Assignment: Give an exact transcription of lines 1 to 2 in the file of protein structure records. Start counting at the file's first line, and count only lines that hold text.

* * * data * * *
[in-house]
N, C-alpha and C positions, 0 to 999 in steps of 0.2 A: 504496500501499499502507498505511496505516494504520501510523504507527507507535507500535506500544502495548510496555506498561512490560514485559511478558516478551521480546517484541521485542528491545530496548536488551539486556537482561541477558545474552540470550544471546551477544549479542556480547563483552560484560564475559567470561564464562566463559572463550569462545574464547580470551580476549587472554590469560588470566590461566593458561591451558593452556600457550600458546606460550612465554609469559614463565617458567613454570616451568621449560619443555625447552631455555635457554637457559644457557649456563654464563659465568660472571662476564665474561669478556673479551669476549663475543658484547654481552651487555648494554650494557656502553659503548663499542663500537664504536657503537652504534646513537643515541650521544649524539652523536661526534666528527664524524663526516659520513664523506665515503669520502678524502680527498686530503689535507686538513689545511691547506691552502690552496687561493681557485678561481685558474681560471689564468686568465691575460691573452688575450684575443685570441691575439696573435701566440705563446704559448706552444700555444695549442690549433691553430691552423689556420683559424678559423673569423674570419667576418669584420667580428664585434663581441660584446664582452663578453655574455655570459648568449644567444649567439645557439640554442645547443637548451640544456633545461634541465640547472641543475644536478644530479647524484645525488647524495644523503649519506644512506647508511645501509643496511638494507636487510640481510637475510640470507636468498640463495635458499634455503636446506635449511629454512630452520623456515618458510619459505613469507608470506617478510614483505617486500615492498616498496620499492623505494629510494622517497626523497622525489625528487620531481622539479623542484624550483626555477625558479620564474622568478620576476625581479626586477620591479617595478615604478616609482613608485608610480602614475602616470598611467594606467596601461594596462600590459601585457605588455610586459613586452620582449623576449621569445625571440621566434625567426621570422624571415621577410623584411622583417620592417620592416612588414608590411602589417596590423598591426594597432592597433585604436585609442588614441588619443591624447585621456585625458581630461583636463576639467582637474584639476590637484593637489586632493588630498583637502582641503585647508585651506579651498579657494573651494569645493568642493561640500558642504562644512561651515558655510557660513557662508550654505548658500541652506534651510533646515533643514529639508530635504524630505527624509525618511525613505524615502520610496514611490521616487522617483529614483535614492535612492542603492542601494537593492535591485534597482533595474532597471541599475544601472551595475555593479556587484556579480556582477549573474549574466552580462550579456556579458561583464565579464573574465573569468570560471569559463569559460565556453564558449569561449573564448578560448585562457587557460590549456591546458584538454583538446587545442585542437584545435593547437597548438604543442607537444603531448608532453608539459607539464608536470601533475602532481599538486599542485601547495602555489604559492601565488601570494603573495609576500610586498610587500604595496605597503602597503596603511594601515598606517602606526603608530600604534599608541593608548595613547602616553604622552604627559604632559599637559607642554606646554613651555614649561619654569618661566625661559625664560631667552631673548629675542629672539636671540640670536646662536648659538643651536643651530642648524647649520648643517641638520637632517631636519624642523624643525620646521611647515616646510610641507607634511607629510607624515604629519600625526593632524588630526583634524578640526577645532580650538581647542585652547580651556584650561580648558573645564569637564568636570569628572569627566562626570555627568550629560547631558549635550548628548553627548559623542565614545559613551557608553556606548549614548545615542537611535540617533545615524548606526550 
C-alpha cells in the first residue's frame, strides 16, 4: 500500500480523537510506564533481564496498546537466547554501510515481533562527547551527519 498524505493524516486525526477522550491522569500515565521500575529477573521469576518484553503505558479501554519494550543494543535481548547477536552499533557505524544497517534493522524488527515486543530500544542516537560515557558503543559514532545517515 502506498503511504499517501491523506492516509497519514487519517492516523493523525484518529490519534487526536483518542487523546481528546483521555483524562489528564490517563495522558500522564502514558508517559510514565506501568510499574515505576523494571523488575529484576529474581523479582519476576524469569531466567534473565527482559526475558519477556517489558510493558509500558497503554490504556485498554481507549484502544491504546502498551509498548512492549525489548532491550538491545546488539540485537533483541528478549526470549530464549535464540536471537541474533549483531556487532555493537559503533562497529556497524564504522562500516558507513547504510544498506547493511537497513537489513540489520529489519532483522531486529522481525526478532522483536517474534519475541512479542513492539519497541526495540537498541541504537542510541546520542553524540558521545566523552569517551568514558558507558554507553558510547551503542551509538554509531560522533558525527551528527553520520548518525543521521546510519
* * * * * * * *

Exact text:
[in-house]
N, C-alpha and C positions, 0 to 999 in steps of 0.2 A: 504496500501499499502507498505511496505516494504520501510523504507527507507535507500535506500544502495548510496555506498561512490560514485559511478558516478551521480546517484541521485542528491545530496548536488551539486556537482561541477558545474552540470550544471546551477544549479542556480547563483552560484560564475559567470561564464562566463559572463550569462545574464547580470551580476549587472554590469560588470566590461566593458561591451558593452556600457550600458546606460550612465554609469559614463565617458567613454570616451568621449560619443555625447552631455555635457554637457559644457557649456563654464563659465568660472571662476564665474561669478556673479551669476549663475543658484547654481552651487555648494554650494557656502553659503548663499542663500537664504536657503537652504534646513537643515541650521544649524539652523536661526534666528527664524524663526516659520513664523506665515503669520502678524502680527498686530503689535507686538513689545511691547506691552502690552496687561493681557485678561481685558474681560471689564468686568465691575460691573452688575450684575443685570441691575439696573435701566440705563446704559448706552444700555444695549442690549433691553430691552423689556420683559424678559423673569423674570419667576418669584420667580428664585434663581441660584446664582452663578453655574455655570459648568449644567444649567439645557439640554442645547443637548451640544456633545461634541465640547472641543475644536478644530479647524484645525488647524495644523503649519506644512506647508511645501509643496511638494507636487510640481510637475510640470507636468498640463495635458499634455503636446506635449511629454512630452520623456515618458510619459505613469507608470506617478510614483505617486500615492498616498496620499492623505494629510494622517497626523497622525489625528487620531481622539479623542484624550483626555477625558479620564474622568478620576476625581479626586477620591479617595478615604478616609482613608485608610480602614475602616470598611467594606467596601461594596462600590459601585457605588455610586459613586452620582449623576449621569445625571440621566434625567426621570422624571415621577410623584411622583417620592417620592416612588414608590411602589417596590423598591426594597432592597433585604436585609442588614441588619443591624447585621456585625458581630461583636463576639467582637474584639476590637484593637489586632493588630498583637502582641503585647508585651506579651498579657494573651494569645493568642493561640500558642504562644512561651515558655510557660513557662508550654505548658500541652506534651510533646515533643514529639508530635504524630505527624509525618511525613505524615502520610496514611490521616487522617483529614483535614492535612492542603492542601494537593492535591485534597482533595474532597471541599475544601472551595475555593479556587484556579480556582477549573474549574466552580462550579456556579458561583464565579464573574465573569468570560471569559463569559460565556453564558449569561449573564448578560448585562457587557460590549456591546458584538454583538446587545442585542437584545435593547437597548438604543442607537444603531448608532453608539459607539464608536470601533475602532481599538486599542485601547495602555489604559492601565488601570494603573495609576500610586498610587500604595496605597503602597503596603511594601515598606517602606526603608530600604534599608541593608548595613547602616553604622552604627559604632559599637559607642554606646554613651555614649561619654569618661566625661559625664560631667552631673548629675542629672539636671540640670536646662536648659538643651536643651530642648524647649520648643517641638520637632517631636519624642523624643525620646521611647515616646510610641507607634511607629510607624515604629519600625526593632524588630526583634524578640526577645532580650538581647542585652547580651556584650561580648558573645564569637564568636570569628572569627566562626570555627568550629560547631558549635550548628548553627548559623542565614545559613551557608553556606548549614548545615542537611535540617533545615524548606526550 